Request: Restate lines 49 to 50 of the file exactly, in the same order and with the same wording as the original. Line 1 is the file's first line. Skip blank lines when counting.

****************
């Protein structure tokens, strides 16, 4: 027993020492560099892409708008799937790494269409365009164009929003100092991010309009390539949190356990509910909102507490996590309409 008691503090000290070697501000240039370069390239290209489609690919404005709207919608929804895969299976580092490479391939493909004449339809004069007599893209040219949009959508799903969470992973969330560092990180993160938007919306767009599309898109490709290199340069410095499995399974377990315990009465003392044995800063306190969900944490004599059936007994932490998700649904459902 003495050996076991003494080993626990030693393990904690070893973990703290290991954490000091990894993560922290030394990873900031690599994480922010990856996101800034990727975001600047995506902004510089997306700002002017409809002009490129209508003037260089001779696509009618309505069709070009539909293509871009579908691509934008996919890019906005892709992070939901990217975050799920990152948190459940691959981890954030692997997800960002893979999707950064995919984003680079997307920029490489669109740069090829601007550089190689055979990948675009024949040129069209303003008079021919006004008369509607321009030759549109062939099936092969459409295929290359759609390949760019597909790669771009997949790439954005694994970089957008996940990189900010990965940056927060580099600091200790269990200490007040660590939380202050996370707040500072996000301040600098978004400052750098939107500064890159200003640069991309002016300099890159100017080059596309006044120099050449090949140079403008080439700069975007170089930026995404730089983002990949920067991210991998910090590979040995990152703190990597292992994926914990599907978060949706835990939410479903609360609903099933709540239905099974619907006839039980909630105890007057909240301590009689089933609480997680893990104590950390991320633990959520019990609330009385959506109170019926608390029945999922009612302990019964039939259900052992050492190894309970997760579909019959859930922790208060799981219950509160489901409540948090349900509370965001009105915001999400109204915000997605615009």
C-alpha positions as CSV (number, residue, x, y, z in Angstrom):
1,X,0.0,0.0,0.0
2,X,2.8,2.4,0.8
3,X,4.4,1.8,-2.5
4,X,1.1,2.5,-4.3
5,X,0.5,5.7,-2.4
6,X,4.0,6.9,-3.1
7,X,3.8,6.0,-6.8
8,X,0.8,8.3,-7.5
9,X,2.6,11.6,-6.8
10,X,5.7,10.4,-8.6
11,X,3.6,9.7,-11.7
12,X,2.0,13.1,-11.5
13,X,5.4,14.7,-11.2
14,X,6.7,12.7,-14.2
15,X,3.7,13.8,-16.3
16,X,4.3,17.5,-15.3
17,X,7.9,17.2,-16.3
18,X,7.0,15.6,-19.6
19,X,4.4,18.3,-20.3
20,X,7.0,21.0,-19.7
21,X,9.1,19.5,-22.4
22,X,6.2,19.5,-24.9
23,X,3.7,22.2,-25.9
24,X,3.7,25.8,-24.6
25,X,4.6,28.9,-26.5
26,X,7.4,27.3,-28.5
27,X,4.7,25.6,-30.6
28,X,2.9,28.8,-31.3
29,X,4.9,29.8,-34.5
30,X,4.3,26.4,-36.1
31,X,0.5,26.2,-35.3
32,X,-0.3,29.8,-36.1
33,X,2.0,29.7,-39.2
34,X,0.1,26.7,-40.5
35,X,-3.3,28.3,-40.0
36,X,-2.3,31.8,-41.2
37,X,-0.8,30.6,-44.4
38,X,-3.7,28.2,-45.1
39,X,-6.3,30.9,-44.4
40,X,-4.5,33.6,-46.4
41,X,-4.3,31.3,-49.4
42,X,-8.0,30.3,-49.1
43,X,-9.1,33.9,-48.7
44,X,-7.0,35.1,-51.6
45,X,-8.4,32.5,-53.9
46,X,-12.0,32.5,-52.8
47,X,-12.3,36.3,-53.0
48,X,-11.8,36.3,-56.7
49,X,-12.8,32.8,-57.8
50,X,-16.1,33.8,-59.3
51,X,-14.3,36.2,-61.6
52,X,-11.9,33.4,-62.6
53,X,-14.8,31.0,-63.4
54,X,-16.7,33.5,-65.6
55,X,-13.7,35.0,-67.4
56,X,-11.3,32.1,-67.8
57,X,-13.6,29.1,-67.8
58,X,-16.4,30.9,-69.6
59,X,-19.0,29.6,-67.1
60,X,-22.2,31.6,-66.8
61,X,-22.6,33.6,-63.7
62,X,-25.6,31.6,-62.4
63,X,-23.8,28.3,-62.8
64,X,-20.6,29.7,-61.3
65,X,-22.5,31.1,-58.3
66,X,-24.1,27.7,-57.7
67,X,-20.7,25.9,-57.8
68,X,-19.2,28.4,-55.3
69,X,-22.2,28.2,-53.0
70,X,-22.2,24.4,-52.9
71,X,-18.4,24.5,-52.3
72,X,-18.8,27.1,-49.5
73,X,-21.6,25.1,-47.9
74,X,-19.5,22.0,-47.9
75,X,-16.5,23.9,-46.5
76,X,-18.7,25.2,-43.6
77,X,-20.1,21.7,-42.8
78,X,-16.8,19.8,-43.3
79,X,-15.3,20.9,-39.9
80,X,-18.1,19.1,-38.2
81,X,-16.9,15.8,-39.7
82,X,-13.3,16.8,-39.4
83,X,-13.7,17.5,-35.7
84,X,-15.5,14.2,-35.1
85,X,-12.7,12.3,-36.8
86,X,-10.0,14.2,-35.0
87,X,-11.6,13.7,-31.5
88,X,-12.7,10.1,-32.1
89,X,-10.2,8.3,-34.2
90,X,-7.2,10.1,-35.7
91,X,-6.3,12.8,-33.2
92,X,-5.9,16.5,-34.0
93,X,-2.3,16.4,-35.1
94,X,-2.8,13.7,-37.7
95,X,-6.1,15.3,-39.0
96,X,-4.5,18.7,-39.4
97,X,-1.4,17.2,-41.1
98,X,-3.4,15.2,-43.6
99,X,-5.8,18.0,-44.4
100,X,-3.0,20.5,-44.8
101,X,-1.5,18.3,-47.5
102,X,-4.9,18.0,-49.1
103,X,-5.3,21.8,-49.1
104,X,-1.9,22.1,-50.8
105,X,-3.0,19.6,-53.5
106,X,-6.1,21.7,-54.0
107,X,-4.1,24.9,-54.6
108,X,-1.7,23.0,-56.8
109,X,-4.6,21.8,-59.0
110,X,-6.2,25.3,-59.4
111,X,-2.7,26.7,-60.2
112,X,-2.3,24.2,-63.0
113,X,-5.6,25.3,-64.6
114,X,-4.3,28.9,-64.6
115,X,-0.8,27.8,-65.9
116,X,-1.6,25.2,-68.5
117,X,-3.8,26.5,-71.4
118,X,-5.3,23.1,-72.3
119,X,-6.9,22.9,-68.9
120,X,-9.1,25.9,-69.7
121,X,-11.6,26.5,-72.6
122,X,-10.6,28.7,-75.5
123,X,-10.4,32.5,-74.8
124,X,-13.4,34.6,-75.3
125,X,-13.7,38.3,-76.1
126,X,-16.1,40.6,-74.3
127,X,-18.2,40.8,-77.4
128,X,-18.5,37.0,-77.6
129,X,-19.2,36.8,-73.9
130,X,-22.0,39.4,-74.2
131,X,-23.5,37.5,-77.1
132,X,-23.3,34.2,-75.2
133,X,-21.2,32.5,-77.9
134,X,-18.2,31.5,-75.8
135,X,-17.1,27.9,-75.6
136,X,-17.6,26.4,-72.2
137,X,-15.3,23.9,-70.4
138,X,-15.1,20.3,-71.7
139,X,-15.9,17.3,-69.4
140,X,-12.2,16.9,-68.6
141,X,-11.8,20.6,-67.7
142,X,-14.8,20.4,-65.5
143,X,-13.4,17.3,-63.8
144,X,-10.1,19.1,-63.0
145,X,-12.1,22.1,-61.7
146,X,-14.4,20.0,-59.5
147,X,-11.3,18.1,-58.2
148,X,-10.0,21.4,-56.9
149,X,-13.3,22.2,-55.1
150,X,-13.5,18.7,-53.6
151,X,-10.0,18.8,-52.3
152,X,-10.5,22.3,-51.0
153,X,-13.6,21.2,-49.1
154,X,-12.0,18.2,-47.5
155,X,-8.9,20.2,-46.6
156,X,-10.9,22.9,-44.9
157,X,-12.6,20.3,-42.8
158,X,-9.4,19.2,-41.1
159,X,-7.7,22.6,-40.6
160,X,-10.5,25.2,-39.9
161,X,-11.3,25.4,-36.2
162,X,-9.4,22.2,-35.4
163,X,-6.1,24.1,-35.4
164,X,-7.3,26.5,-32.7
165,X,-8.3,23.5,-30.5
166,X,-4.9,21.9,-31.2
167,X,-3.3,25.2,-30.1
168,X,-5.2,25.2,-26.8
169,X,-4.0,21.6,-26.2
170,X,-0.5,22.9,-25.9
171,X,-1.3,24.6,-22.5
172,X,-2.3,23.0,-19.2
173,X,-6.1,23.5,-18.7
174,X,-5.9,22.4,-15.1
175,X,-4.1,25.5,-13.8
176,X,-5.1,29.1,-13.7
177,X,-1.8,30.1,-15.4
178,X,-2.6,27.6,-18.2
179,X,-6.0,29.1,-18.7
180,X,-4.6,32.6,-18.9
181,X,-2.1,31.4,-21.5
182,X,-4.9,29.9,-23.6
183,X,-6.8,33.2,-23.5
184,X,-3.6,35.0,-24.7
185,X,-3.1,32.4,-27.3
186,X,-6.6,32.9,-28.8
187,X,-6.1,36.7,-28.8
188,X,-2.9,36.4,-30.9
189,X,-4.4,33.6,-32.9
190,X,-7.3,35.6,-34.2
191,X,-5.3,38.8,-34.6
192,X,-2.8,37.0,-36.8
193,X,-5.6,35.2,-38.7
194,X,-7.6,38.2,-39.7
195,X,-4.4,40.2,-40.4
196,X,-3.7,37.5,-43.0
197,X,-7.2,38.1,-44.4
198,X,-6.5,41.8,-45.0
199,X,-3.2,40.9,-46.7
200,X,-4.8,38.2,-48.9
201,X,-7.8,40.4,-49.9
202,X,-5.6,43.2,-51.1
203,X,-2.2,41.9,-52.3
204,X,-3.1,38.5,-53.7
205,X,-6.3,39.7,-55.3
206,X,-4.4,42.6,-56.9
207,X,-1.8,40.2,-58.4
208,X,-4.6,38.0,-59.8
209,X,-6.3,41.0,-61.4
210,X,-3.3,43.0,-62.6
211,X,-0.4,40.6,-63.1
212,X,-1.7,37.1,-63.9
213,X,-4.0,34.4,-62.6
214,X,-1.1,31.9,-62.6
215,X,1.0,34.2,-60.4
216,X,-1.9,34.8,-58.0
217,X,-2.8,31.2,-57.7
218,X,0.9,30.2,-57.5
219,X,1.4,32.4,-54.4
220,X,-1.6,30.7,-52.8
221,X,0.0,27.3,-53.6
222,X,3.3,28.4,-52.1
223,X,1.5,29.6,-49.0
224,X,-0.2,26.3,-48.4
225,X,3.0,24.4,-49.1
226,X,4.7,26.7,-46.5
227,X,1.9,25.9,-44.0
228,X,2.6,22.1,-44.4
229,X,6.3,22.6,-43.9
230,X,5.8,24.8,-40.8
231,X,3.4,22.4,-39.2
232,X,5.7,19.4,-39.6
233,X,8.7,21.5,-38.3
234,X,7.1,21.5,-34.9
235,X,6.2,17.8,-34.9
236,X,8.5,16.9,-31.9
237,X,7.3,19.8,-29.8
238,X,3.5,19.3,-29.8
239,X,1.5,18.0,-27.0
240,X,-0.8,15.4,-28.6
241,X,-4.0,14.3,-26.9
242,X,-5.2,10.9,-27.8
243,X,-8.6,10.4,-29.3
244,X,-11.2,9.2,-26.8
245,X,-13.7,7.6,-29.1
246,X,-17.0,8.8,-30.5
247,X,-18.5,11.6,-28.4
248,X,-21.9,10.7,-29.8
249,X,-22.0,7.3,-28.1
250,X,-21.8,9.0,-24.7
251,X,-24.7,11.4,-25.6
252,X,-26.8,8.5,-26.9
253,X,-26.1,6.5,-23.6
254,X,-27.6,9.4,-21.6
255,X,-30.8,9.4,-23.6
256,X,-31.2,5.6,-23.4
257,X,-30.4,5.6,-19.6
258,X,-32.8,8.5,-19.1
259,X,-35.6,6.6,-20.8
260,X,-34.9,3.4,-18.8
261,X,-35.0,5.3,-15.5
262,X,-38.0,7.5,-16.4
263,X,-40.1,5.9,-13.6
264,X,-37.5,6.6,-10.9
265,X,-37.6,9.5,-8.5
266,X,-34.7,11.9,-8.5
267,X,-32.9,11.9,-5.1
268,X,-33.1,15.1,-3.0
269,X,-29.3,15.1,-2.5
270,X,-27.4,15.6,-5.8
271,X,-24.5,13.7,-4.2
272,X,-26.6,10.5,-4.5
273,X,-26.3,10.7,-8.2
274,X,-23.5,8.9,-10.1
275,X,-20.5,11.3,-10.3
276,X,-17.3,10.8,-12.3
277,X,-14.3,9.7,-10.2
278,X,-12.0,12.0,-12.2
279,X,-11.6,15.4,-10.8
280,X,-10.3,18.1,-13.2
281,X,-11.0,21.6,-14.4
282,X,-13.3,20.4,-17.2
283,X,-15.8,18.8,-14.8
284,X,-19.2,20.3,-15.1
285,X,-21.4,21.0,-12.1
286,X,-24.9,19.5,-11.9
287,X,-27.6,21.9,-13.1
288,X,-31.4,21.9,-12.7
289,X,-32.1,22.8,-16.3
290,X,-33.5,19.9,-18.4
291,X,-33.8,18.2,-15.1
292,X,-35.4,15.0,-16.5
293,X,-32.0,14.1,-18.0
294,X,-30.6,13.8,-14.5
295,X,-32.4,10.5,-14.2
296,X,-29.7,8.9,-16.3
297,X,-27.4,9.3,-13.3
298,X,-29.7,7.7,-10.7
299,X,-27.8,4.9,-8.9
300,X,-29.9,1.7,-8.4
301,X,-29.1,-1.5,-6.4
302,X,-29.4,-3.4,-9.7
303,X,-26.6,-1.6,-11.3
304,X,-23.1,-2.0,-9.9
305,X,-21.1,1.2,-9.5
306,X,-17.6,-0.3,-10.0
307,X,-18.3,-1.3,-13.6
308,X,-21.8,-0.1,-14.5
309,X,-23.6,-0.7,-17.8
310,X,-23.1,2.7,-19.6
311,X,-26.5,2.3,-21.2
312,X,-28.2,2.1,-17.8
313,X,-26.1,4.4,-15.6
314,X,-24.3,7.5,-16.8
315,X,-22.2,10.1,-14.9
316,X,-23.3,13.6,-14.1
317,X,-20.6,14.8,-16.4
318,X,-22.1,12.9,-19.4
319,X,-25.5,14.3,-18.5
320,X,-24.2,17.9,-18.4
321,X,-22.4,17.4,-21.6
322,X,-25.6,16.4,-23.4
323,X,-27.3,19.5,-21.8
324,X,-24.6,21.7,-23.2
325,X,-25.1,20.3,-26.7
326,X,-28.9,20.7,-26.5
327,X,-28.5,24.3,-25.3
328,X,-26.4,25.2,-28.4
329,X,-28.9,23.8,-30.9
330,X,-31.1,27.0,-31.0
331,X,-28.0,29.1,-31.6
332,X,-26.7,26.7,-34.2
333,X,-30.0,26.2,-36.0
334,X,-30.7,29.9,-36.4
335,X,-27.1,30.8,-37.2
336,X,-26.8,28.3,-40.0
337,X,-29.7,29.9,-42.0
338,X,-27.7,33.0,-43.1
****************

47,X,-12.3,36.3,-53.0
48,X,-11.8,36.3,-56.7